Modelling success stories (2) Monod-Wyman-Changeux 1965

For the second model of this series, I will break my own rule limiting the topic to “systems-biology-like” models, i.e. models that are simulated with a computer to predict the behaviours of systems. However, a fair number of MWC models resulted in the instantiation of kinetics simulations, so I do not feel too bad about this breach. The reason to include the MWC model here is mainly because I think the work is one of the early examples where a model shed light on biochemical processes and led to a mechanism, rather than merely fit the results.

The model itself is described in a highly cited paper (5776 times according to Google Scholar on March 14th 2013):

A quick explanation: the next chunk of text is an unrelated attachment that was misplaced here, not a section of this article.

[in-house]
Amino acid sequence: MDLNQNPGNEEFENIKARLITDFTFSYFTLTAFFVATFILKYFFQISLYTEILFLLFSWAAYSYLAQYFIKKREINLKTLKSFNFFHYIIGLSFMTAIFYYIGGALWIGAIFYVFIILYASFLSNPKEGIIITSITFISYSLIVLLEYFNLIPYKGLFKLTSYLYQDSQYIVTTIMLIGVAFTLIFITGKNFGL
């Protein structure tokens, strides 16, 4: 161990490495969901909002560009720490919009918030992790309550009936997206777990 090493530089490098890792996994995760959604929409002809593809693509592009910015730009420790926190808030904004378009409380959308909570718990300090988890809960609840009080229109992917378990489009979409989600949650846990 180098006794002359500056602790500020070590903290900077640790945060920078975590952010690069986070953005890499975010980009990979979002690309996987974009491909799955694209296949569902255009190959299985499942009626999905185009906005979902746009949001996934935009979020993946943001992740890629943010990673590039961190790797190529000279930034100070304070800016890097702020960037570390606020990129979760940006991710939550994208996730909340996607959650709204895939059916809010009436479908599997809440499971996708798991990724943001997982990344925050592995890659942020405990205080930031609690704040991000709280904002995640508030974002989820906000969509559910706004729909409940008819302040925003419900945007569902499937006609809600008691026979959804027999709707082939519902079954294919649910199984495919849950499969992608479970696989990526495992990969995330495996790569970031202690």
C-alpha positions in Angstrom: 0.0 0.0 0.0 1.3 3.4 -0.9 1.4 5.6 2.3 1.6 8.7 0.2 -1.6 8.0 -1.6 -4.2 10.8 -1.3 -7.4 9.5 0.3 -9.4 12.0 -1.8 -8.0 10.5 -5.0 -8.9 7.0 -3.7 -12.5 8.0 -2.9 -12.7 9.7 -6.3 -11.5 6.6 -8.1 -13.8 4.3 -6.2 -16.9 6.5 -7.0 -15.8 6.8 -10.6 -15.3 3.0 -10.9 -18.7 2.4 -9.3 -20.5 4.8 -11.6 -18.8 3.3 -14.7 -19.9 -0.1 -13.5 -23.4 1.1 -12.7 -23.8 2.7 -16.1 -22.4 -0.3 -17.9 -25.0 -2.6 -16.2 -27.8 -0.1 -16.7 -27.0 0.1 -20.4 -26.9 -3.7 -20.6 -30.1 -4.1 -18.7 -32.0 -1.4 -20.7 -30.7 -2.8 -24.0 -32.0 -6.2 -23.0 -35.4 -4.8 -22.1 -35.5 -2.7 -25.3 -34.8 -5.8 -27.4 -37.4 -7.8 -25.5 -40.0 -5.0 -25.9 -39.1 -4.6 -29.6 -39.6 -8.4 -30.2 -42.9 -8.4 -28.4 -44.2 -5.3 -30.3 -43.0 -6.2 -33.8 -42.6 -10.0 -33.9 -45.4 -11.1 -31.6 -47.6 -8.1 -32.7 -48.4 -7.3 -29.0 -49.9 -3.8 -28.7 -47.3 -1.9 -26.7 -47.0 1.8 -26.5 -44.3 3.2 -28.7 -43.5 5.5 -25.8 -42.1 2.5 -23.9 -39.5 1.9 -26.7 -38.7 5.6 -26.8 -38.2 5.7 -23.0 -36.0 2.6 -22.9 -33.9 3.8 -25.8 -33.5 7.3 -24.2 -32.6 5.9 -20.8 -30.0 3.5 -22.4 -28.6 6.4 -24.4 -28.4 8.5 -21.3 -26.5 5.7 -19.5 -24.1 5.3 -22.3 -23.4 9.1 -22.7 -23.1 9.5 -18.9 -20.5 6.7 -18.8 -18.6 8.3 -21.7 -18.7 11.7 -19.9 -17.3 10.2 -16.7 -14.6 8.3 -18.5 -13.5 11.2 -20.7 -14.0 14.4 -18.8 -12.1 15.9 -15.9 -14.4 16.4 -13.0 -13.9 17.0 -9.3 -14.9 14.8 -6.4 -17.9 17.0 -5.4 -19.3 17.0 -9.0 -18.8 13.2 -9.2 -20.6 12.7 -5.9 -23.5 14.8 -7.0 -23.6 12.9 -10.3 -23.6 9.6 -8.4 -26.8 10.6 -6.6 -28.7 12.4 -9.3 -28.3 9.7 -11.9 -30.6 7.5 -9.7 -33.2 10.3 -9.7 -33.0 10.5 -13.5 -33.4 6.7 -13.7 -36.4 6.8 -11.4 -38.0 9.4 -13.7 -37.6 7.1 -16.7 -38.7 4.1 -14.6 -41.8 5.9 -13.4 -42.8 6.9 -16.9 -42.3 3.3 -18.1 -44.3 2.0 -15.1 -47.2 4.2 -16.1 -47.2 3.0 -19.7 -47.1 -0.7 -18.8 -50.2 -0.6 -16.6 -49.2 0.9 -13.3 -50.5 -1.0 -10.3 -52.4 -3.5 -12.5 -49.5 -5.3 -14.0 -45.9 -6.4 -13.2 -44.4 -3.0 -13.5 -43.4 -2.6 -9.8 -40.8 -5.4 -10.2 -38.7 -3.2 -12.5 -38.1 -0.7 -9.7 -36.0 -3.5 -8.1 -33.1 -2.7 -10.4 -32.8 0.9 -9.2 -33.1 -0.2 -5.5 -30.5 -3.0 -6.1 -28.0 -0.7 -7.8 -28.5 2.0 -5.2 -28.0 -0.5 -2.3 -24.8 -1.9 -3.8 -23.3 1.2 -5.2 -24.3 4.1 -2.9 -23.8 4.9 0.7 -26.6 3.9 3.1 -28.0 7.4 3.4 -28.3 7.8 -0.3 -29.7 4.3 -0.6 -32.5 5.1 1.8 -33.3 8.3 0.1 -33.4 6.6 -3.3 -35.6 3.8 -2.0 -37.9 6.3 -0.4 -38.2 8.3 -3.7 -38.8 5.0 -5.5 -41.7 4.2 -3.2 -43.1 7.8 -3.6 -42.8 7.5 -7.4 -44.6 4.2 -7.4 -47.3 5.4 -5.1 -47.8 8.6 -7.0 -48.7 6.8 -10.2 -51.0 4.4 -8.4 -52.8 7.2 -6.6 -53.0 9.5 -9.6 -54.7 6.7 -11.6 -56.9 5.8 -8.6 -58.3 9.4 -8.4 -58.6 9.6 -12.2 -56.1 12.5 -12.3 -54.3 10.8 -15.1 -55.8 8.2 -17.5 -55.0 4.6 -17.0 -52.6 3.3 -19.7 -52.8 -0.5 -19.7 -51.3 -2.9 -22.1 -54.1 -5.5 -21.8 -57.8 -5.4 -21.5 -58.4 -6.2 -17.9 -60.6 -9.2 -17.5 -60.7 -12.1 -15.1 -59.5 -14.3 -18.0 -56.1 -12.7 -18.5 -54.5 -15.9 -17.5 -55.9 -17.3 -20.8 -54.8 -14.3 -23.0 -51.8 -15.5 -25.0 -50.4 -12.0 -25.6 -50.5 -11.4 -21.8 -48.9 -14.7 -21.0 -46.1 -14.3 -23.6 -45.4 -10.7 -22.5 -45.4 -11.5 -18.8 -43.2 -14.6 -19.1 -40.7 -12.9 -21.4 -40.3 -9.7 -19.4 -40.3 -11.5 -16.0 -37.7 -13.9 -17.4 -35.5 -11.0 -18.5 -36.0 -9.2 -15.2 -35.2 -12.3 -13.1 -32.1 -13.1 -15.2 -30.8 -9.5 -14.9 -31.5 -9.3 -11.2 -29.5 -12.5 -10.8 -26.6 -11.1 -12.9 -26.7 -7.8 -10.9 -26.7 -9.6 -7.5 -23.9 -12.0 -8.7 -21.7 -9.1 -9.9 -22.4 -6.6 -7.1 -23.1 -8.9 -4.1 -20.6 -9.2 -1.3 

Monod J, Wyman J, Changeux JP. On the nature of allosteric transitions: A plausible model. J Mol Biol 1965, 12: 88-118. PDF2

Contrarily to the Hodgkin-Huxley model, described earlier in this post, the main body of the work is located in a single page, the fourth of the paper. The rest of the paper is certainly interesting, and several thesis (or even careers) have been devoted to the analysis of a formula or a figure found in the other pages (several papers were even focused on the various footnotes, the discussions still going on after 50 years). However, the magic is entirely contained in this fourth page.